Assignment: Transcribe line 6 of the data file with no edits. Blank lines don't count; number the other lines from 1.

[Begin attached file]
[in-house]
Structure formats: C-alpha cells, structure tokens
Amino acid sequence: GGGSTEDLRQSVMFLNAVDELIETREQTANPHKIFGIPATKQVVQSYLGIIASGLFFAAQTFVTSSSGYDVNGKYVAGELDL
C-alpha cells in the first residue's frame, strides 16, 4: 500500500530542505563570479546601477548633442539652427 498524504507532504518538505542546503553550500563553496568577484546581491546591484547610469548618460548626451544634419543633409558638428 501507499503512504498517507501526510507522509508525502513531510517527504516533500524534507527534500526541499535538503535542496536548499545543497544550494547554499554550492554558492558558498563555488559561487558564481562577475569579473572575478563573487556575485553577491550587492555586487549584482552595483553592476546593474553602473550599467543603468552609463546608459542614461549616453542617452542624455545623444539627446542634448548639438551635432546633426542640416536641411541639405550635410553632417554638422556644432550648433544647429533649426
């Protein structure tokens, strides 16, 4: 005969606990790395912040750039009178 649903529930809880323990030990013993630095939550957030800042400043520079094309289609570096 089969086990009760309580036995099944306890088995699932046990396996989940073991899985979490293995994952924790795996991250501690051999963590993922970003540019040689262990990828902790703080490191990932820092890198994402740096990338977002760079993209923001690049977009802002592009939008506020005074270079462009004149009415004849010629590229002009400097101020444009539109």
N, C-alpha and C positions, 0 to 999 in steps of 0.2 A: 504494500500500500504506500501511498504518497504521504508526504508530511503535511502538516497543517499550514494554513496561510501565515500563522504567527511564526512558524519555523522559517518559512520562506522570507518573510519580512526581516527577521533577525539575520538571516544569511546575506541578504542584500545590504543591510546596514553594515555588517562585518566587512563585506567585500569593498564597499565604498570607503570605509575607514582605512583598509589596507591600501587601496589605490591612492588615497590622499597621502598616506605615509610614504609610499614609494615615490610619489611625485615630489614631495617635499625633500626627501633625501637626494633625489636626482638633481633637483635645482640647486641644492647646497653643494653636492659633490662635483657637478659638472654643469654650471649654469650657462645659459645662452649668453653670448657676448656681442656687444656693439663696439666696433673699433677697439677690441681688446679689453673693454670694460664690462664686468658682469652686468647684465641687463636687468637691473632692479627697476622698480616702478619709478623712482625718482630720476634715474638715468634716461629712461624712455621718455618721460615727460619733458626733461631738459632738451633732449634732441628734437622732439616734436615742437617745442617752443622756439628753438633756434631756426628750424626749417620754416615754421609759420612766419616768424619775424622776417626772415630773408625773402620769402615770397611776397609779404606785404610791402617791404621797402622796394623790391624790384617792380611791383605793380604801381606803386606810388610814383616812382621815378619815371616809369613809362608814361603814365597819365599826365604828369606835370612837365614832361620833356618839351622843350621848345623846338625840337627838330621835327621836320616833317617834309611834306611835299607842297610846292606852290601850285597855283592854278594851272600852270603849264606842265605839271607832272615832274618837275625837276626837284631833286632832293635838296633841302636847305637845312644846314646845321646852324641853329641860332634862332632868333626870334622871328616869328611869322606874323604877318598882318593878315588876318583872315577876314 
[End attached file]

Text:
N, C-alpha and C positions, 0 to 999 in steps of 0.2 A: 504494500500500500504506500501511498504518497504521504508526504508530511503535511502538516497543517499550514494554513496561510501565515500563522504567527511564526512558524519555523522559517518559512520562506522570507518573510519580512526581516527577521533577525539575520538571516544569511546575506541578504542584500545590504543591510546596514553594515555588517562585518566587512563585506567585500569593498564597499565604498570607503570605509575607514582605512583598509589596507591600501587601496589605490591612492588615497590622499597621502598616506605615509610614504609610499614609494615615490610619489611625485615630489614631495617635499625633500626627501633625501637626494633625489636626482638633481633637483635645482640647486641644492647646497653643494653636492659633490662635483657637478659638472654643469654650471649654469650657462645659459645662452649668453653670448657676448656681442656687444656693439663696439666696433673699433677697439677690441681688446679689453673693454670694460664690462664686468658682469652686468647684465641687463636687468637691473632692479627697476622698480616702478619709478623712482625718482630720476634715474638715468634716461629712461624712455621718455618721460615727460619733458626733461631738459632738451633732449634732441628734437622732439616734436615742437617745442617752443622756439628753438633756434631756426628750424626749417620754416615754421609759420612766419616768424619775424622776417626772415630773408625773402620769402615770397611776397609779404606785404610791402617791404621797402622796394623790391624790384617792380611791383605793380604801381606803386606810388610814383616812382621815378619815371616809369613809362608814361603814365597819365599826365604828369606835370612837365614832361620833356618839351622843350621848345623846338625840337627838330621835327621836320616833317617834309611834306611835299607842297610846292606852290601850285597855283592854278594851272600852270603849264606842265605839271607832272615832274618837275625837276626837284631833286632832293635838296633841302636847305637845312644846314646845321646852324641853329641860332634862332632868333626870334622871328616869328611869322606874323604877318598882318593878315588876318583872315577876314 